How good will it be to have a car key that locks your handphone if it ever got stolen? But what good is that actually? Instead, this is about safety driving.
Once it's set up, as soon as the driver extends the key, the fob sends a signal to the phone via Bluetooth or RFID tech, disabling the phone from making calls or texting (and putting a big Stop sign on the screen, natch). Anyone calling or texting the phone will get an automated message (probably something like, "Can't talk — driving"), though calls will still get through if you use a hands-free device.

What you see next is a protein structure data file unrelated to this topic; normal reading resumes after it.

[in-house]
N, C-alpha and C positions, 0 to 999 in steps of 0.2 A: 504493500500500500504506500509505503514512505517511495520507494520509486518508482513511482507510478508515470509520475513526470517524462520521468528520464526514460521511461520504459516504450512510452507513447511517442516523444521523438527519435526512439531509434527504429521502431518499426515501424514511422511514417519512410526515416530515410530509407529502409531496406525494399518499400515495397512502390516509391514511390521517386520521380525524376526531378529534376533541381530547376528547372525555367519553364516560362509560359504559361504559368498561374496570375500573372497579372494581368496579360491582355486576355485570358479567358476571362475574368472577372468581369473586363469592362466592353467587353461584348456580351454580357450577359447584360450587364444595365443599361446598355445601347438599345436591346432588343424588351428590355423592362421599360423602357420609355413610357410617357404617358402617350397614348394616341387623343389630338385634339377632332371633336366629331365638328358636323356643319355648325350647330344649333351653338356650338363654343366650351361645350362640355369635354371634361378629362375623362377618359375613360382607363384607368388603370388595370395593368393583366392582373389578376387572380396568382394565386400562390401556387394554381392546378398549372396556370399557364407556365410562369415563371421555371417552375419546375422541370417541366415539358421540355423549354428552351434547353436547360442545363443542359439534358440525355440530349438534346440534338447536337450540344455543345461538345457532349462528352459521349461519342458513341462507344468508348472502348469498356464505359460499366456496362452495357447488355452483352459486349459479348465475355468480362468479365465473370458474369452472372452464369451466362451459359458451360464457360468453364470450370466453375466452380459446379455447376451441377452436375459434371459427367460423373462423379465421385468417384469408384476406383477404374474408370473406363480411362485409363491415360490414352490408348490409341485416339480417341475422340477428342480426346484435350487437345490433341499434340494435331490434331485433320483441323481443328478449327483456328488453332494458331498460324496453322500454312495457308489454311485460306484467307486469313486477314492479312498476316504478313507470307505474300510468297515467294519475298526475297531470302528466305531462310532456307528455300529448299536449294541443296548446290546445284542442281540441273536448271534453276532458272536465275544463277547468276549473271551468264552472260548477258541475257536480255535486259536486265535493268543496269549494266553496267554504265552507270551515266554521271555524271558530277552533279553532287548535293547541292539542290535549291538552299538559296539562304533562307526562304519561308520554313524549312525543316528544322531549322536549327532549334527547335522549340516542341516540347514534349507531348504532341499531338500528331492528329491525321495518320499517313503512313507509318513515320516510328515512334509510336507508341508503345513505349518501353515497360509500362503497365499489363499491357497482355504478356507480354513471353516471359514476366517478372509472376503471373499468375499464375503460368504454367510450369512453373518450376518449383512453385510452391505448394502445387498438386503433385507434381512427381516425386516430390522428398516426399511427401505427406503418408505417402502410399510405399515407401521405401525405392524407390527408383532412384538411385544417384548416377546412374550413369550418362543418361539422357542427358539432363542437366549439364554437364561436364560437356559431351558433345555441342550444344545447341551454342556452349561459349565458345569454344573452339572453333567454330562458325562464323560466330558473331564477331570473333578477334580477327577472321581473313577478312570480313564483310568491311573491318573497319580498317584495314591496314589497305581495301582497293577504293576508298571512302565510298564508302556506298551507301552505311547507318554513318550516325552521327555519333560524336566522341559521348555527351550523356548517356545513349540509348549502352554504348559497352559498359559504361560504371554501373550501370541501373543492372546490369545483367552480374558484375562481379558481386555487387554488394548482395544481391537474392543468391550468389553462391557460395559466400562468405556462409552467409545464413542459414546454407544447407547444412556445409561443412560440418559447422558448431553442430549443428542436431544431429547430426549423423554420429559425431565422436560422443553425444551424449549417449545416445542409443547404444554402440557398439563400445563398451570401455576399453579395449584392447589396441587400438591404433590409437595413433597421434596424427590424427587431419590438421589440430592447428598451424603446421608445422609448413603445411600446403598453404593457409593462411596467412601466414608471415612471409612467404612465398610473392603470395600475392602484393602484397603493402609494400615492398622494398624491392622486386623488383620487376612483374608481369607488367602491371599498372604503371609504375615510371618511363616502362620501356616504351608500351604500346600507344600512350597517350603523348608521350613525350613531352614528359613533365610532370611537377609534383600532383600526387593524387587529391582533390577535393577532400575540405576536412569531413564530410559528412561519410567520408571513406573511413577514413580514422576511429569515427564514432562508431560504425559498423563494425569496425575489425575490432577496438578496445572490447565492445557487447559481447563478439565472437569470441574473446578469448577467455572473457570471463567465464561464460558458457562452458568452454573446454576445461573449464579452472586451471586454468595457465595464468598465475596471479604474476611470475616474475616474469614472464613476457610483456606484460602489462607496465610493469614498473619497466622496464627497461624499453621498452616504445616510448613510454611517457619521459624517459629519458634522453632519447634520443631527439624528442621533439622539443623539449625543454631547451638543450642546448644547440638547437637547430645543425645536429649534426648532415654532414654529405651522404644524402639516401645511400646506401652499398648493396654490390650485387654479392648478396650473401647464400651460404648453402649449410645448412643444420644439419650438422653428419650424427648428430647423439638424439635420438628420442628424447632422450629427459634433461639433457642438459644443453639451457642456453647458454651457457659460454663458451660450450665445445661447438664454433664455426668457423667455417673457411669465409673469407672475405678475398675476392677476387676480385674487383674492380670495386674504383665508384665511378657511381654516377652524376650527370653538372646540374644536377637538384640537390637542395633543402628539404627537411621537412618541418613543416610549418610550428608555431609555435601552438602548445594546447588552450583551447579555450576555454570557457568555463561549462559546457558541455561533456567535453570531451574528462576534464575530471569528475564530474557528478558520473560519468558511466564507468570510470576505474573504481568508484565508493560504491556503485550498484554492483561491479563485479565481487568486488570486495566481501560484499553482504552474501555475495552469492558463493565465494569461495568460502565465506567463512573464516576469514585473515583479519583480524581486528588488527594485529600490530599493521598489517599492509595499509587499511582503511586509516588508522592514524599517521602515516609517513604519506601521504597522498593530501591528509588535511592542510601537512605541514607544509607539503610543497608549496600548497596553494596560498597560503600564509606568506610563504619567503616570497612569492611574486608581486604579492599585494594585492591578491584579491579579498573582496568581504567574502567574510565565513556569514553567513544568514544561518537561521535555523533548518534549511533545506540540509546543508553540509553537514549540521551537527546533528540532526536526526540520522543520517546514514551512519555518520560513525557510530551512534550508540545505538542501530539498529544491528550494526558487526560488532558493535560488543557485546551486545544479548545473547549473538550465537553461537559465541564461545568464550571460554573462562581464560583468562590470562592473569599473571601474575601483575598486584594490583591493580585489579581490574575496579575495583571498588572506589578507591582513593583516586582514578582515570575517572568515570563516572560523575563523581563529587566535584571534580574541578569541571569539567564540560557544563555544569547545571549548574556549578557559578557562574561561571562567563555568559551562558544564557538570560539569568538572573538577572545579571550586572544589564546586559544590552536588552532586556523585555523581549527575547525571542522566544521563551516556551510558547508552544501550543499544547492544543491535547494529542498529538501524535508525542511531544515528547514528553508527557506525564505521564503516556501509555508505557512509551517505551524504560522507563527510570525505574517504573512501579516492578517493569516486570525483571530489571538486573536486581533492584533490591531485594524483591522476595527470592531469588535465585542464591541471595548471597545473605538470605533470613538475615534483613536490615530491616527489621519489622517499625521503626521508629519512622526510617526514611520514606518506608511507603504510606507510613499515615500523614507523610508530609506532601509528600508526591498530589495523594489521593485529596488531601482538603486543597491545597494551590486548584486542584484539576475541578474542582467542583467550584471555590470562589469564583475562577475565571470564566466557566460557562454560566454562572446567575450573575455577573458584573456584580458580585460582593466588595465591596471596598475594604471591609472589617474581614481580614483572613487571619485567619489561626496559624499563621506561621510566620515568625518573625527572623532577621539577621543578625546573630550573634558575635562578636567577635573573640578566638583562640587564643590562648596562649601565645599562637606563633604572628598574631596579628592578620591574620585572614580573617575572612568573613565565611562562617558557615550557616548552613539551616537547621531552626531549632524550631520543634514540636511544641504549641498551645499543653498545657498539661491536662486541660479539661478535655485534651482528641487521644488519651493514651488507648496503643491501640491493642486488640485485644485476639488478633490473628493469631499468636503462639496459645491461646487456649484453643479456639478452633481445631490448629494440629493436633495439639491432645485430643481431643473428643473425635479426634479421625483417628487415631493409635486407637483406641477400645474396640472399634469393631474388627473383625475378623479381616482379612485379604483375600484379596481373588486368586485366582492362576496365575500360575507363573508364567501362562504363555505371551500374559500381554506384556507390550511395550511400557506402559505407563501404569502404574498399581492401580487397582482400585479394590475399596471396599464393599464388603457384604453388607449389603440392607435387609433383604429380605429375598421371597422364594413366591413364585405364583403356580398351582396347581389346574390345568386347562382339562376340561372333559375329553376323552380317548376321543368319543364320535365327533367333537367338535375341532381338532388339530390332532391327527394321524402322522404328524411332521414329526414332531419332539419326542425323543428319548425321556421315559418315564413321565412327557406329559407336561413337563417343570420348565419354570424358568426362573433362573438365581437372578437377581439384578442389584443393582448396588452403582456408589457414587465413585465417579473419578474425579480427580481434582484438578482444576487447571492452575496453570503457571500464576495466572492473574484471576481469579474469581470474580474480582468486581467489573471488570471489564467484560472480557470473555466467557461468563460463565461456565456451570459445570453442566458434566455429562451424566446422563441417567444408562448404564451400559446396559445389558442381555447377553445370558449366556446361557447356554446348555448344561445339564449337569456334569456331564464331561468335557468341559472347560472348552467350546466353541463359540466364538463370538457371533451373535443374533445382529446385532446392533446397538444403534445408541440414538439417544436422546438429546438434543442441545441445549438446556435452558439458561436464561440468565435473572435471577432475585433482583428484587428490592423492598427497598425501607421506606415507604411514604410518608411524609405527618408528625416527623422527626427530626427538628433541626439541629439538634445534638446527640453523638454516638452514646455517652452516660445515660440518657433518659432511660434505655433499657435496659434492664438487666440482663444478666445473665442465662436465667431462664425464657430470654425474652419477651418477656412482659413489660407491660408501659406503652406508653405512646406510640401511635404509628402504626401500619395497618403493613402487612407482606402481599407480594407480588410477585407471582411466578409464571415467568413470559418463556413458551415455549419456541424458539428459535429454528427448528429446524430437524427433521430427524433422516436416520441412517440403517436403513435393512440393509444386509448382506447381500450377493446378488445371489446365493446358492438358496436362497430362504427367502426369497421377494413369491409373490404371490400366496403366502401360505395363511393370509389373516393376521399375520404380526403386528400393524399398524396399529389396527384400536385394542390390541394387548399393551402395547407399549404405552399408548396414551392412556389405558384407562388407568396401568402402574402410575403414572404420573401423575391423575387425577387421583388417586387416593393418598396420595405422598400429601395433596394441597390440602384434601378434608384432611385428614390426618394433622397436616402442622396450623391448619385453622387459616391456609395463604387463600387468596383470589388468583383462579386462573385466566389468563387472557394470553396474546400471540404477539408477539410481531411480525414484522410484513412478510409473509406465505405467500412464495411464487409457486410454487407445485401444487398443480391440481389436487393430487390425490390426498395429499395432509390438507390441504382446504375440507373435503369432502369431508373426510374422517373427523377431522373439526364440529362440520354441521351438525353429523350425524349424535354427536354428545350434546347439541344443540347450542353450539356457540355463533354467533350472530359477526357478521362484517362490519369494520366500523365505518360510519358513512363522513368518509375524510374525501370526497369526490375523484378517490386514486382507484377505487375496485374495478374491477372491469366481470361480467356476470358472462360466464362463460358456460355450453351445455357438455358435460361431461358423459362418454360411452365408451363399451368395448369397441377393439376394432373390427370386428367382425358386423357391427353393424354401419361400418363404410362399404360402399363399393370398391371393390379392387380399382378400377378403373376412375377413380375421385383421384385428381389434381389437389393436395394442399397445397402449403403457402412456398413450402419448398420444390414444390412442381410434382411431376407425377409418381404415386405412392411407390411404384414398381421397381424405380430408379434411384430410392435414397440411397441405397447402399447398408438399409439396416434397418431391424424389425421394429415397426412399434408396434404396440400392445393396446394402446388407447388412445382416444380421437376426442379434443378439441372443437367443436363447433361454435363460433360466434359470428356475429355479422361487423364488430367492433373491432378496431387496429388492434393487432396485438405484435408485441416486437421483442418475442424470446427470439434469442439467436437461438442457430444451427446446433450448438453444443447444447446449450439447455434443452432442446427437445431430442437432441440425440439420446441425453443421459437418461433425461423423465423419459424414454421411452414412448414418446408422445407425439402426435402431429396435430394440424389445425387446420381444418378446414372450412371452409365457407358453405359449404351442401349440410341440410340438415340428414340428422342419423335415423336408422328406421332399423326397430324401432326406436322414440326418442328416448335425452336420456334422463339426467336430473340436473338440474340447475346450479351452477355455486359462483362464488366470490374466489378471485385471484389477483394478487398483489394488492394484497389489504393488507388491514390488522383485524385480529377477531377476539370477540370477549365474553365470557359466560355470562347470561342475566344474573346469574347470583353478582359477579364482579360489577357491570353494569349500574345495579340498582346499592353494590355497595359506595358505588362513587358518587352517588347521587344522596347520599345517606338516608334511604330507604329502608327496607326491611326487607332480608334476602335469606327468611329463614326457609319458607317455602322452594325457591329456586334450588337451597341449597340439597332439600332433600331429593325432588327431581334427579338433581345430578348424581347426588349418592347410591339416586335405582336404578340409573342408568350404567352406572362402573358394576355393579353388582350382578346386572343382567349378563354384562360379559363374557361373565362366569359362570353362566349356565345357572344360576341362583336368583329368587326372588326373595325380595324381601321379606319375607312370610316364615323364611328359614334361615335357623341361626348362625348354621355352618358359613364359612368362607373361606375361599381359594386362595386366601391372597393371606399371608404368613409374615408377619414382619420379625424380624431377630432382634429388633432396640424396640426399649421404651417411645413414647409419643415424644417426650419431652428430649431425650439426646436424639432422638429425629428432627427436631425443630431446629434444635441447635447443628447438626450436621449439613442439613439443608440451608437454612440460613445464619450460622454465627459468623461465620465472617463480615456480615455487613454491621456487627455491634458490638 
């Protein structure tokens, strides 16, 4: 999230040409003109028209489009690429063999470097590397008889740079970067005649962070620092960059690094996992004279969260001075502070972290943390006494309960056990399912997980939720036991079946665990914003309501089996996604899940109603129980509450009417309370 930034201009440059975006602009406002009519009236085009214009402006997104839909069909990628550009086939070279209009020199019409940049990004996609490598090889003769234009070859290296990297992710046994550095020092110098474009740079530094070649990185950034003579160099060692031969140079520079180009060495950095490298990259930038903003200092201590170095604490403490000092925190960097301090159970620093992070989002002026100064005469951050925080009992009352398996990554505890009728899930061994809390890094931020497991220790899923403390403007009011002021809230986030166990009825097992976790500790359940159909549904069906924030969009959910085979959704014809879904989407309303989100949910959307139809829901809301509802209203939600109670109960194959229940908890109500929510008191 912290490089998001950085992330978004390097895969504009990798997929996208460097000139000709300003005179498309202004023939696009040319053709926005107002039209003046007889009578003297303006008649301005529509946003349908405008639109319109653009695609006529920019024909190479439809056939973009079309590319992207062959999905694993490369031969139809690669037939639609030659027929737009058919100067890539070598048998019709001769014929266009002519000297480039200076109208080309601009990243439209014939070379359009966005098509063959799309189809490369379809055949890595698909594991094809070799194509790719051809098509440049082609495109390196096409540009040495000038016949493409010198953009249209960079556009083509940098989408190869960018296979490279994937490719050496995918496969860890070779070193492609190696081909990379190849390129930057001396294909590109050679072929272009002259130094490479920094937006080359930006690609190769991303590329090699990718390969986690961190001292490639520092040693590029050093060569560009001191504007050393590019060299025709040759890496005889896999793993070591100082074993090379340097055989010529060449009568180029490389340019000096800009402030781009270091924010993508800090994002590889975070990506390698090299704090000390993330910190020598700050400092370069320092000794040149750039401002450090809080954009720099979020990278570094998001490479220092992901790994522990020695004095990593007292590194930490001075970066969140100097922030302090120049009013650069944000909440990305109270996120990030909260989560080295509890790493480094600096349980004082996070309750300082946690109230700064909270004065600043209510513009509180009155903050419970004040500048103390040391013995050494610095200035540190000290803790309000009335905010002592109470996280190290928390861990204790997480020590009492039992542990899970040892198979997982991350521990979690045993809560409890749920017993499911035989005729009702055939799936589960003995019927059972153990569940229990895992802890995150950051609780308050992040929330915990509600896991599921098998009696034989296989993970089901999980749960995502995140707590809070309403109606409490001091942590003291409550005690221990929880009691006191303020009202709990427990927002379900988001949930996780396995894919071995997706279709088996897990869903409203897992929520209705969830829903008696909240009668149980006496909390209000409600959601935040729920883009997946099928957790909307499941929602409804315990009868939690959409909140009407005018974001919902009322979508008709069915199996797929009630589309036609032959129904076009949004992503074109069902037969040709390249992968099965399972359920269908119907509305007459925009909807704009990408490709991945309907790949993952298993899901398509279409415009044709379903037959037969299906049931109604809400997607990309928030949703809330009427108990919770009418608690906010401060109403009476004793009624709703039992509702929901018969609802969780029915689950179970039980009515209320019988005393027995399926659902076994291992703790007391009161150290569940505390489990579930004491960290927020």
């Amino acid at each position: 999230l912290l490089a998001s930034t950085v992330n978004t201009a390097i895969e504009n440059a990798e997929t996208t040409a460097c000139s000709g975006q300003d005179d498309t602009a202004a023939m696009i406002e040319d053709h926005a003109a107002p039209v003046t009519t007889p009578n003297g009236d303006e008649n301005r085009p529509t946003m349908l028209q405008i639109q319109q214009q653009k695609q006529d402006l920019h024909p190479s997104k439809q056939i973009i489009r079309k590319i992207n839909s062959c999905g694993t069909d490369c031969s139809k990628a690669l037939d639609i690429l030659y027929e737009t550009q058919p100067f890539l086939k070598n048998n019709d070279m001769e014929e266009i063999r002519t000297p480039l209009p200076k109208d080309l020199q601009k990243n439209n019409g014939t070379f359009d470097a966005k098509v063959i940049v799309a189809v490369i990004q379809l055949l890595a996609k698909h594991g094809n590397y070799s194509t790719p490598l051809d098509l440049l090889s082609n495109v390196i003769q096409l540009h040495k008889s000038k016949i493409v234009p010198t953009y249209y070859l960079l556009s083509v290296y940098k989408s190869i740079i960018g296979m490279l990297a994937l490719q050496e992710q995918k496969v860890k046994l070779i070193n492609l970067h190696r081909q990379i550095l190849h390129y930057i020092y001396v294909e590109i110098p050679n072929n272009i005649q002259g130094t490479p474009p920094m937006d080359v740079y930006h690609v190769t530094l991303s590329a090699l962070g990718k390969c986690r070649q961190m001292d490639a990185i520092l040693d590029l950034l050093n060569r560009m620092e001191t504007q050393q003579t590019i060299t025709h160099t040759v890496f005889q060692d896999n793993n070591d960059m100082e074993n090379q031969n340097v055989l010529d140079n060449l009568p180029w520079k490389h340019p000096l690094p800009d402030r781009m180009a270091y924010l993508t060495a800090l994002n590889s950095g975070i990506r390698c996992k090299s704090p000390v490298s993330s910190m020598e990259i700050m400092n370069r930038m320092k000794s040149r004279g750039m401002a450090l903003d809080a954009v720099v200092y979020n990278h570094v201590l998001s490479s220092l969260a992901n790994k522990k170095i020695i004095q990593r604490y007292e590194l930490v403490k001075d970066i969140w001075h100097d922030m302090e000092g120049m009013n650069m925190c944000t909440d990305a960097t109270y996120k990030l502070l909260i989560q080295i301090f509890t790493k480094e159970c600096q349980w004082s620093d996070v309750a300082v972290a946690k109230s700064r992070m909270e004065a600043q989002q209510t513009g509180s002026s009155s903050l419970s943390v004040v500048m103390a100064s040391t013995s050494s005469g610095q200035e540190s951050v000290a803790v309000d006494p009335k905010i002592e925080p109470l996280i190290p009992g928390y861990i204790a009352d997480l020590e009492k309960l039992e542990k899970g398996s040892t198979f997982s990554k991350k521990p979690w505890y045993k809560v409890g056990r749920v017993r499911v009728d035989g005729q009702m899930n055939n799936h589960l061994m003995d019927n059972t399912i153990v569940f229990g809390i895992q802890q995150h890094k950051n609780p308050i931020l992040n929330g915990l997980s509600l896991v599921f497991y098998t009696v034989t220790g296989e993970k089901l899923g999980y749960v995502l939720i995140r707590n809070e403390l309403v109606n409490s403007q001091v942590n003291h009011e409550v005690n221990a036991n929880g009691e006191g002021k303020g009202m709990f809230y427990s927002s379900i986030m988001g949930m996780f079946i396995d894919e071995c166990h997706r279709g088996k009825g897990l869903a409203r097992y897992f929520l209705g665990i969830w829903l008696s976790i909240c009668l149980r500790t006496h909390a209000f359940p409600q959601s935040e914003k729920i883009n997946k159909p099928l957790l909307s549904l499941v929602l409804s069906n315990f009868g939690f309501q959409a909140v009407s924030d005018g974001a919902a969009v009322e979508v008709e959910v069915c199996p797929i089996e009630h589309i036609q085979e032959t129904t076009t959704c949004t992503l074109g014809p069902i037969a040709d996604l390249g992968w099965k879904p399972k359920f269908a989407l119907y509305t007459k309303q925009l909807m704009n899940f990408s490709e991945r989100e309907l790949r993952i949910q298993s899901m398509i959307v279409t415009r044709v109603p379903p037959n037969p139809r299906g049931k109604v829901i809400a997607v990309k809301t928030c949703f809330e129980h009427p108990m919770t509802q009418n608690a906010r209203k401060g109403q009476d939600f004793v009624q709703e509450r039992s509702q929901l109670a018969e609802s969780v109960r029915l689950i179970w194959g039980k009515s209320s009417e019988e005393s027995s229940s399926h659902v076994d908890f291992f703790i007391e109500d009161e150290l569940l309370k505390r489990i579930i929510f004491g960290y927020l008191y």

While still in the development stages, the tech could reach the market as early as next year, and the researchers estimate the cost at a reasonable $50 per key. Honestly, we can't find anything to complain about on this one, apart from the terrible name. It's a great idea, and not just for teens. Can anyone think of a reason this shouldn't be standard in all new cars?
Wired has published a very nice feature on Kip Thorne and the science behind Chris Nolan's Interstellar. Kip Thorne is one of the world's most celebrated theoretical physicists. He and Nolan worked together to ensure depictions of scientific happenings in the film are as accurate as possible. Read more